maybe just because i'm always reluctant to try new technology. it took me years to get an iPod, and i had trouble switching to Gmail. but when it comes to this silly little, horribly-overpriced contraption, my hesitation is about more than just my stubbornness.
as i told jacob, i love books. even here on my blog i've gone on and on about how i love re-reading my favorites. i think books are wonderful -- not just their contents, but also their physical form. their smells, their feel in my hands as i sit in the sun. i like to dog-ear pages, maybe even highlight, so that i can return to the book later and remember instantly why i loved it. i can't get that in electronic form.
even more important to me, i love sharing books: lending a good book to a good friend, taking one off of his or her bookshelf as well. if we all switch over to the Kindle, we can no longer share, can we? how horrible! and don't get me started on the ridiculously high price of this latest must-have electronic.
i hadn't even thought about the sociological importance we lend to the books we see in a person's hand. lucky for us all, this fantastic Vanity Fair article examines the cultural snobbery associated with our book, music, and other collections -- all of which are becoming hidden as we digitalize our albums, films, and now our favorite novels.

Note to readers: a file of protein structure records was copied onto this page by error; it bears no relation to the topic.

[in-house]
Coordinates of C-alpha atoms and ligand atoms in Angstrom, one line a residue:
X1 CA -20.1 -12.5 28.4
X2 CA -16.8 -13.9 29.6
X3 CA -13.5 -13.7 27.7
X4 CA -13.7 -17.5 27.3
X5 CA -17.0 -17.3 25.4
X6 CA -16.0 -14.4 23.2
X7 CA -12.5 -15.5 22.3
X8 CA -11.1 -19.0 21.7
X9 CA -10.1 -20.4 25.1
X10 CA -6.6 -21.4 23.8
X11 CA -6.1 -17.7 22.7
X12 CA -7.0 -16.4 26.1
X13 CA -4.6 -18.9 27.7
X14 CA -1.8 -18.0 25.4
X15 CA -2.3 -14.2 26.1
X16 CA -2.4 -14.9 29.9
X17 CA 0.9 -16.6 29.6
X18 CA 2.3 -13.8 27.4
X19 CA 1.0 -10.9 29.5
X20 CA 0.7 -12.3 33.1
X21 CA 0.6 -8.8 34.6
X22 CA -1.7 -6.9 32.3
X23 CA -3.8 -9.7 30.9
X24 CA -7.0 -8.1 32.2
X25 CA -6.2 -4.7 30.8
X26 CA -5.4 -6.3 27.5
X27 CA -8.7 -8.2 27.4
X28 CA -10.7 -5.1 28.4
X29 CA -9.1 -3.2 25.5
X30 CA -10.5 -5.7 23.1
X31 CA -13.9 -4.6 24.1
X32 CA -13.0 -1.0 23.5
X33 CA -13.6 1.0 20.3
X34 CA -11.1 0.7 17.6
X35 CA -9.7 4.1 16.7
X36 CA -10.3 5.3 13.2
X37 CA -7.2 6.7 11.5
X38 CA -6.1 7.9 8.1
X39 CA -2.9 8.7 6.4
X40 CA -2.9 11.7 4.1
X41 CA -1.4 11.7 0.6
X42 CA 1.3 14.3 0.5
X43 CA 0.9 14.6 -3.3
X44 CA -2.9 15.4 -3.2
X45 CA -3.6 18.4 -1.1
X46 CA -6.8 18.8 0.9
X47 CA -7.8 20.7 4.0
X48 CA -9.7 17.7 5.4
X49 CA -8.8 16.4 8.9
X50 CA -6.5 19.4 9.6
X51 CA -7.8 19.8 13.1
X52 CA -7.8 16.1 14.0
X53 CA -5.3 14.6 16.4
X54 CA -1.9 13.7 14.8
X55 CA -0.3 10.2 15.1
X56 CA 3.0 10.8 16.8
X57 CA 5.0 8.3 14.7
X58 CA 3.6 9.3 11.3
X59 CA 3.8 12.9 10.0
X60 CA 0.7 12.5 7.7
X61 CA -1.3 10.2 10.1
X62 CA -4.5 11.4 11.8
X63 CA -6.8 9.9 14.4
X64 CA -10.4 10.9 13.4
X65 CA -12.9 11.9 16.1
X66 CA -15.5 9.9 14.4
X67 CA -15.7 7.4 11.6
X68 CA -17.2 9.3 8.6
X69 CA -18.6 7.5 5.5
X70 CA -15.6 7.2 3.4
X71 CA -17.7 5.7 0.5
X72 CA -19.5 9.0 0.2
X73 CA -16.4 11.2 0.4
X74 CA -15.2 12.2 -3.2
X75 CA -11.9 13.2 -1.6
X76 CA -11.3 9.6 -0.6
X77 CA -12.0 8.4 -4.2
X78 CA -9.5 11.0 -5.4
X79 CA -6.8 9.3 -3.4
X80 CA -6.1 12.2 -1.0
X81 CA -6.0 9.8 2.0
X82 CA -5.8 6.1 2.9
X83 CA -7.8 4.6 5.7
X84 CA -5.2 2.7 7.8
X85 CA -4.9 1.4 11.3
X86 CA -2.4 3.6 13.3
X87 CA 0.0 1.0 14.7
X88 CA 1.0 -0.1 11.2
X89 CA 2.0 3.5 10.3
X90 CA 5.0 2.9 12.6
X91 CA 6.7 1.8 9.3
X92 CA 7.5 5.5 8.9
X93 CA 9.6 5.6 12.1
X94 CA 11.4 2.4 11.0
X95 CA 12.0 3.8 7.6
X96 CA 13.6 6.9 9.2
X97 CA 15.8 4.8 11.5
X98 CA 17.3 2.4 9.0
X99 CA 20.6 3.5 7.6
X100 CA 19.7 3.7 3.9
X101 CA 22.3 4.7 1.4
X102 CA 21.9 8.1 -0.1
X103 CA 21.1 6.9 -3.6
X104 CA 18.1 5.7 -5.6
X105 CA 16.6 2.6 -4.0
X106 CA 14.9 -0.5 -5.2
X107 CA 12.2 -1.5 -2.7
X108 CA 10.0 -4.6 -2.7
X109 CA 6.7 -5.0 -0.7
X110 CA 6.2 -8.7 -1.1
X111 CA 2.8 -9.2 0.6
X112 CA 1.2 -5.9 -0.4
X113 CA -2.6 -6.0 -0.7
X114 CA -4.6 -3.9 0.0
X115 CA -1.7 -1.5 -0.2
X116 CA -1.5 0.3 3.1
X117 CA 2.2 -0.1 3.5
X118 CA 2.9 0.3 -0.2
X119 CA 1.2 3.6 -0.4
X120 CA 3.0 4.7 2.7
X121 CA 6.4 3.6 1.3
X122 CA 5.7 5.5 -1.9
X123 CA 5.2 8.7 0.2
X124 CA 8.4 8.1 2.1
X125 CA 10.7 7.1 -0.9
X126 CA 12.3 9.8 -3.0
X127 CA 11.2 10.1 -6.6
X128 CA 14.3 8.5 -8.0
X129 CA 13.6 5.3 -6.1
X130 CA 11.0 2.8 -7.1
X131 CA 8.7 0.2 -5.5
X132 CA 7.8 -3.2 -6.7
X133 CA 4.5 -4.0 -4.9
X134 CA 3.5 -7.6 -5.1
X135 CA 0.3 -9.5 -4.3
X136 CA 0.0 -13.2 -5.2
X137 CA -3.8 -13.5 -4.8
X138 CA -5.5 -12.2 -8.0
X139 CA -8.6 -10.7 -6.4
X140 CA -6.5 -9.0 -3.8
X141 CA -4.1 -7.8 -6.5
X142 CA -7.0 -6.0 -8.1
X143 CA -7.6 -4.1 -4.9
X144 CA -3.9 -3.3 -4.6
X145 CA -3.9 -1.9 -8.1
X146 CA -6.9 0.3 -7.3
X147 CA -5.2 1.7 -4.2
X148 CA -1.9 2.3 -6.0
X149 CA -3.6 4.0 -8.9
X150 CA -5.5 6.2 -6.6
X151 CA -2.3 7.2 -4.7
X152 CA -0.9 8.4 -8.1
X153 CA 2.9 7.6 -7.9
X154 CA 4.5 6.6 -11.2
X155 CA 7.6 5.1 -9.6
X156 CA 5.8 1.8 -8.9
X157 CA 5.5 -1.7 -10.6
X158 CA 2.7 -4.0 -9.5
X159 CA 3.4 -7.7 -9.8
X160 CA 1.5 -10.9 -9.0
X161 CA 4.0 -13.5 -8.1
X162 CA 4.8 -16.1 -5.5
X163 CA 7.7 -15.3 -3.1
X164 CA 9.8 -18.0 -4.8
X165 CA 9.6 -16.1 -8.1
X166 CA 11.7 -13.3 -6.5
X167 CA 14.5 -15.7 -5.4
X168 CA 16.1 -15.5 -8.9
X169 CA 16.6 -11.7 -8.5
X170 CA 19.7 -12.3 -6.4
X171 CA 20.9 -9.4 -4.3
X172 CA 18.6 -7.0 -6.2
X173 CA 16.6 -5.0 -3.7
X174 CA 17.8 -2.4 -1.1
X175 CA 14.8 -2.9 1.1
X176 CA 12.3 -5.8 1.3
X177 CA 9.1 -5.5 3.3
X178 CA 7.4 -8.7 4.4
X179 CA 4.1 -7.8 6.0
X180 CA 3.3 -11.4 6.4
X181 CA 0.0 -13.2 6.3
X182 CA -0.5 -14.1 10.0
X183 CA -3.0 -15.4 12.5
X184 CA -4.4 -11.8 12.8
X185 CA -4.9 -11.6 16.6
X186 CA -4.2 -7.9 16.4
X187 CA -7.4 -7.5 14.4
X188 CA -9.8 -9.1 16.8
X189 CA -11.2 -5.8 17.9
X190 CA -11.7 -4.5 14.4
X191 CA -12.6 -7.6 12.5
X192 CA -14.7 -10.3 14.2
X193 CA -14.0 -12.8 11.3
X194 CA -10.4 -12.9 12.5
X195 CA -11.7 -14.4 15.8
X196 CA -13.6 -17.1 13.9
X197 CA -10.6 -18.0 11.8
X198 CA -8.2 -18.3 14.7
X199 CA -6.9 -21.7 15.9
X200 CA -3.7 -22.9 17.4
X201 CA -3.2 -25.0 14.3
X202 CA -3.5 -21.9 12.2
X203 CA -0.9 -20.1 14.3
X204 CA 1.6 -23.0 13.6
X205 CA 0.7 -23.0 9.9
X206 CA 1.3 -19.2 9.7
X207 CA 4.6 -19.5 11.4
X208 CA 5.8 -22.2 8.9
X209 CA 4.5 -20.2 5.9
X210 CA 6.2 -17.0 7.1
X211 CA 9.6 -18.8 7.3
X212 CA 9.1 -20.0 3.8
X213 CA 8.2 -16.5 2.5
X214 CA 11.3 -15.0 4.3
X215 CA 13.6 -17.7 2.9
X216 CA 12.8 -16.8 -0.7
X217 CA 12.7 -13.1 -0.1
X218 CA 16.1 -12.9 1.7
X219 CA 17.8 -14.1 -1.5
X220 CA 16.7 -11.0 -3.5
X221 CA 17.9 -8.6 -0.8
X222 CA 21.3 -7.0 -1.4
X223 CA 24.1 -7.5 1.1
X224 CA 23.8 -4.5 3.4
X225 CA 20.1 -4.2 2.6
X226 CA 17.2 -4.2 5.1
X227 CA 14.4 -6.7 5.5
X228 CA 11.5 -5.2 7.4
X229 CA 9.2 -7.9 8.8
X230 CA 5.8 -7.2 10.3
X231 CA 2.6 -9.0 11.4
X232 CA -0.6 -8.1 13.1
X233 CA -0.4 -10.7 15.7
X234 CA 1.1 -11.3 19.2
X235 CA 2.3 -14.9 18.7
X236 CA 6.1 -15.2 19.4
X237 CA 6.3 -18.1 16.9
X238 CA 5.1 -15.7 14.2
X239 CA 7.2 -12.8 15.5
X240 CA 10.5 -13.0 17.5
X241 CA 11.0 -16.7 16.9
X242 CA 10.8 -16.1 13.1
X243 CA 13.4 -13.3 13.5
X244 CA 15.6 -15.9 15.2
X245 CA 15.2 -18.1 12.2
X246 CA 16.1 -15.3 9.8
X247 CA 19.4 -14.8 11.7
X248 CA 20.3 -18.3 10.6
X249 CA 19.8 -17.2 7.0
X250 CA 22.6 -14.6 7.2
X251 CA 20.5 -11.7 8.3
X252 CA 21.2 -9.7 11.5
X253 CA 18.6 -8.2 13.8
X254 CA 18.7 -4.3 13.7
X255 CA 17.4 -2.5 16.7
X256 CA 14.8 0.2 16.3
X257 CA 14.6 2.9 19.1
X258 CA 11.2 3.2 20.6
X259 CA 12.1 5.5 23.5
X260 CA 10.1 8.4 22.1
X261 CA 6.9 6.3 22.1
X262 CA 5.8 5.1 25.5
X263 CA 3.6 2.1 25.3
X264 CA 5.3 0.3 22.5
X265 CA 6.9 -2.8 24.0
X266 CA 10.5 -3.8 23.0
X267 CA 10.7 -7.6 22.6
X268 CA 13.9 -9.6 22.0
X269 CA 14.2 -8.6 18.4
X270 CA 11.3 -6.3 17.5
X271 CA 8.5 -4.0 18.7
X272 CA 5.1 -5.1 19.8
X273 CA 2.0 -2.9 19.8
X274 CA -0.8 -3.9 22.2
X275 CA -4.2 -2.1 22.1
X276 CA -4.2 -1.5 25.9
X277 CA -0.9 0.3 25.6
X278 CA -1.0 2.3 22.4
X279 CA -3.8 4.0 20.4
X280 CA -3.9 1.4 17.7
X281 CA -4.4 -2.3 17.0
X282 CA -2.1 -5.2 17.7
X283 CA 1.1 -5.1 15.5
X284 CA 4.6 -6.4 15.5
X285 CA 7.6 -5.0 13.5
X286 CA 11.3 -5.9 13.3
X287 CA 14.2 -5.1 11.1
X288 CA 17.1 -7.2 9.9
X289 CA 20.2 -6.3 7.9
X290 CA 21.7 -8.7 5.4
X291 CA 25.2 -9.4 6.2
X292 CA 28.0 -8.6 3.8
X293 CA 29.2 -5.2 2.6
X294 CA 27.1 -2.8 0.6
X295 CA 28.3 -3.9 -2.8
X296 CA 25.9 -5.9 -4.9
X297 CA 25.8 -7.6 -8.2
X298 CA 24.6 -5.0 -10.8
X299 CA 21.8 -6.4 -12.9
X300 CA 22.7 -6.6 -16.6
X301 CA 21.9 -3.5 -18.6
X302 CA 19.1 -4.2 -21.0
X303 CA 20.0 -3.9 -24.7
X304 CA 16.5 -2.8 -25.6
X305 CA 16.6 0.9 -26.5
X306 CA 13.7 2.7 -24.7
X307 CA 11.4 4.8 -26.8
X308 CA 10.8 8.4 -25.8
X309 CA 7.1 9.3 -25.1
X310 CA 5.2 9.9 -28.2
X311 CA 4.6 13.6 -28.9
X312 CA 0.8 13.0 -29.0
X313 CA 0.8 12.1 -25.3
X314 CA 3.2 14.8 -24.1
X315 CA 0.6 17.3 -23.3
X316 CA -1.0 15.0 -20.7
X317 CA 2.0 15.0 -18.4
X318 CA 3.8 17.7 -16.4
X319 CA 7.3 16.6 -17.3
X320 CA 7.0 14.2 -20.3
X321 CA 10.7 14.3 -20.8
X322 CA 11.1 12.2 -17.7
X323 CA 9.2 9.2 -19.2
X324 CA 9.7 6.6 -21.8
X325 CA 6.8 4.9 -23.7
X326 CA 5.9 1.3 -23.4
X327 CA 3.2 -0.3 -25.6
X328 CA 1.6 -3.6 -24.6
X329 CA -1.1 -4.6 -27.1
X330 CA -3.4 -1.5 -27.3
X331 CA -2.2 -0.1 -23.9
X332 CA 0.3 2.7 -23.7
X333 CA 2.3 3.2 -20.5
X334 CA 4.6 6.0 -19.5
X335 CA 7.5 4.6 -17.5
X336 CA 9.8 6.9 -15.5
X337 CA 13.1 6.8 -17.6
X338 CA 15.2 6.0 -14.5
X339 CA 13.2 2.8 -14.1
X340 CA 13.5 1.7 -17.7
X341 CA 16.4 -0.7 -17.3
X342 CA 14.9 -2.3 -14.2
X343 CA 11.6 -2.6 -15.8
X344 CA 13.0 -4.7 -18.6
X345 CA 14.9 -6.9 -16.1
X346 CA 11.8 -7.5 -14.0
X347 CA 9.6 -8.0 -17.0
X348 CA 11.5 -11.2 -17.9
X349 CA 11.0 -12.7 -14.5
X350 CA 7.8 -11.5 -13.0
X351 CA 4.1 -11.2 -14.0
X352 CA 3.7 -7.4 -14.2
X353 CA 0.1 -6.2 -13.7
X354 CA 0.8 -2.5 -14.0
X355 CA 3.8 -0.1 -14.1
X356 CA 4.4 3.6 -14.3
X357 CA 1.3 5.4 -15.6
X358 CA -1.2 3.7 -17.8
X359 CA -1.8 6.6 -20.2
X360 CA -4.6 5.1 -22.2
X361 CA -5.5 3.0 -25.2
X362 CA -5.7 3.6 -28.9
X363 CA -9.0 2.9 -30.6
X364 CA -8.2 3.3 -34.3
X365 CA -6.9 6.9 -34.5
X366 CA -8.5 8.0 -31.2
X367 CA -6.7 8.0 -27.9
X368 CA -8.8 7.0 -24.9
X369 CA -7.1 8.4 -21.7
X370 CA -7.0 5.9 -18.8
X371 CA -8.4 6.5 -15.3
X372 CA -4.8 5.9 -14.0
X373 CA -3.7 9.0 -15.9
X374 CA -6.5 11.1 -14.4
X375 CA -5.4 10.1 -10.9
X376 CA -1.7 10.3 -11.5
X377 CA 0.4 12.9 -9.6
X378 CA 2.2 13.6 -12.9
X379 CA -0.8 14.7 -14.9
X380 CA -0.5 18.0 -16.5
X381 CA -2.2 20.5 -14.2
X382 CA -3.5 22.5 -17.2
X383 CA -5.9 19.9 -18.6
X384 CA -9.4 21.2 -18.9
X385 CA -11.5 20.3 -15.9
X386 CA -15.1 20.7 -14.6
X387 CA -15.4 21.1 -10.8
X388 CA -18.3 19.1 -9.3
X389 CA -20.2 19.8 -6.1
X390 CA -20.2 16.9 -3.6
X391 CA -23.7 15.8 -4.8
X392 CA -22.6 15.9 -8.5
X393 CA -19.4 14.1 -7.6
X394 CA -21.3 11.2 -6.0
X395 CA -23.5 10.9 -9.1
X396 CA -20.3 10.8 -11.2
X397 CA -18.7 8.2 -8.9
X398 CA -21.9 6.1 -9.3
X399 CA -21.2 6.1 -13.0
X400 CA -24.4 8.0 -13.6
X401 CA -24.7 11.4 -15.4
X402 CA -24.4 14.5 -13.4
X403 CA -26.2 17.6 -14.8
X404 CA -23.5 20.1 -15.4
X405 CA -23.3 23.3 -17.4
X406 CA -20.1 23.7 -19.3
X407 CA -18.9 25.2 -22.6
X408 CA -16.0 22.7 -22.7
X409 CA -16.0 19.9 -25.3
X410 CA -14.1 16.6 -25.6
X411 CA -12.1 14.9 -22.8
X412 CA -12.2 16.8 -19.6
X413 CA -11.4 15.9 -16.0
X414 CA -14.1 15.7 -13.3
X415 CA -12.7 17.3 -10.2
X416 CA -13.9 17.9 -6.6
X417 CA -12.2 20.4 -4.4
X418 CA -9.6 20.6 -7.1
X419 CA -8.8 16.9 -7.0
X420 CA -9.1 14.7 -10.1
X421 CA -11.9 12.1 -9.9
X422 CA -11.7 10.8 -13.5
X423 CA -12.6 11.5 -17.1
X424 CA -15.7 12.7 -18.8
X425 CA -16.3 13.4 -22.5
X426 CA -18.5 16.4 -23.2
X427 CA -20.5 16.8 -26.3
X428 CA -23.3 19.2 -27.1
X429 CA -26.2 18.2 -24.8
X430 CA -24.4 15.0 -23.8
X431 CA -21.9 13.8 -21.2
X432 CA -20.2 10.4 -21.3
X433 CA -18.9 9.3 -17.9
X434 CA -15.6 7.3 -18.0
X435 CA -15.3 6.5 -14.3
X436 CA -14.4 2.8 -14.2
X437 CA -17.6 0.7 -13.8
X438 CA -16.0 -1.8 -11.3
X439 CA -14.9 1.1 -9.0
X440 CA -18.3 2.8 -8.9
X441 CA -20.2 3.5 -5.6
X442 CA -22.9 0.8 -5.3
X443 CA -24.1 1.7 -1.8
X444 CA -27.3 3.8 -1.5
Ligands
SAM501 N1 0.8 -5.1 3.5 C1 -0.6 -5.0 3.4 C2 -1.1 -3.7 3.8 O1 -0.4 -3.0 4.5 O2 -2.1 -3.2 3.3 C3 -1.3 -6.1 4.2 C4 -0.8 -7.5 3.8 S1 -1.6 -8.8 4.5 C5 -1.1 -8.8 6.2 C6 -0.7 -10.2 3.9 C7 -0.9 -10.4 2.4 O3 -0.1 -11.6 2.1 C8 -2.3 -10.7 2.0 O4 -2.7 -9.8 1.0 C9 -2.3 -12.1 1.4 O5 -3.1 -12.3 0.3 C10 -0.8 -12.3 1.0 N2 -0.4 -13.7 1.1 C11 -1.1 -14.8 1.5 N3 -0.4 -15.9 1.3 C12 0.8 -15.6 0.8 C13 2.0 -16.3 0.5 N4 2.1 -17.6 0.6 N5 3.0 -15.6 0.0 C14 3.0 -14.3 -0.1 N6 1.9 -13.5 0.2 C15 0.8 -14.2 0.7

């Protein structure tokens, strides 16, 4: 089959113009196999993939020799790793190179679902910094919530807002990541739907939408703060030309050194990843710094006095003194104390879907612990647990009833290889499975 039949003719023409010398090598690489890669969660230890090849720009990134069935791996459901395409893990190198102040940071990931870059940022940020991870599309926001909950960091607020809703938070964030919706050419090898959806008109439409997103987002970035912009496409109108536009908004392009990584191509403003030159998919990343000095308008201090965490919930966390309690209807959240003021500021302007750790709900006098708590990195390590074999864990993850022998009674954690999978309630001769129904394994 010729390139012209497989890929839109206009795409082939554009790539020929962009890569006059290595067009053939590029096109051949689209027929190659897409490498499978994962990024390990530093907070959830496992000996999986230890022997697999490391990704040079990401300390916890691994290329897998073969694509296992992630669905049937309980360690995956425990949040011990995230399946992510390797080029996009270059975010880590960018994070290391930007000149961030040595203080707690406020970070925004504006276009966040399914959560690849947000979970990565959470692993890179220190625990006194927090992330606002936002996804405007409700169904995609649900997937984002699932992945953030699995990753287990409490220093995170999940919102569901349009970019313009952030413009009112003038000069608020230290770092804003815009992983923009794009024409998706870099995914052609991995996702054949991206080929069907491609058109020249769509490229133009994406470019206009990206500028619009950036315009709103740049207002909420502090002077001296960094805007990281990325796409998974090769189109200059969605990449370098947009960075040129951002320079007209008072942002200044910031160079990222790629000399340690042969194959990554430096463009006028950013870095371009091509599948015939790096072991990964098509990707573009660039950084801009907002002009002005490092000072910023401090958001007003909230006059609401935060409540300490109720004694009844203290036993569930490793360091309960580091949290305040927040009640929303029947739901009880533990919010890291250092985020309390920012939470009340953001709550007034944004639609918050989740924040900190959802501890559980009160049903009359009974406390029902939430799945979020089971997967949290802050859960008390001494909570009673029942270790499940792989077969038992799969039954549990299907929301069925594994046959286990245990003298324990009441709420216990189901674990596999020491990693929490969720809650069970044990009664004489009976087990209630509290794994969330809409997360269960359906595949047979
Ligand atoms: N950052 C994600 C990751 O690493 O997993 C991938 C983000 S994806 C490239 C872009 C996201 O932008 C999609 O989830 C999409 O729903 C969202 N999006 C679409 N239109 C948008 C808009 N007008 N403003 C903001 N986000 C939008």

As we divest ourselves of once familiar physical objects—digitize and dematerialize—we approach a Star Trek future in which everything can be accessed from the fourth dimension with a few clicks or terse audibles. Reading will forfeit the tactile dimension where memories insinuate themselves, reminding us of where and when D. H. Lawrence entered our lives that meaningful summer. “Darling, remember when we downloaded Sons and Lovers in Napa Valley?” doesn’t have quite the same ring to it. The Barnes & Noble bookstore, with its coffee bar and authors’ readings, could go the way of Blockbuster as an iconic institution, depriving readers of the opportunity to mingle with their own kind and paw through magazines for free. Book-jacket design may become a lost art, like album-cover design, without which late-20th-century iconography would have been pauperized.grumpy Andrew Sullivan calls out superficial snobs like me, who might be holding onto objects like these books for the sake of vanity. maybe he's right, and our use of books as decoration and status symbols and bases on which to judge complete strangers will be better off left in the dust of the 20th century.
i can't really fathom buying the Kindle right now, or ever getting rid of my terribly worn copy of El Principito. but maybe in time i'll want to simplify life. and maybe that effing "iPod for books" will become affordable in the near future. until then, i'm still buying real books.
3 new ones this week, and so excited to get into them. stay tuned.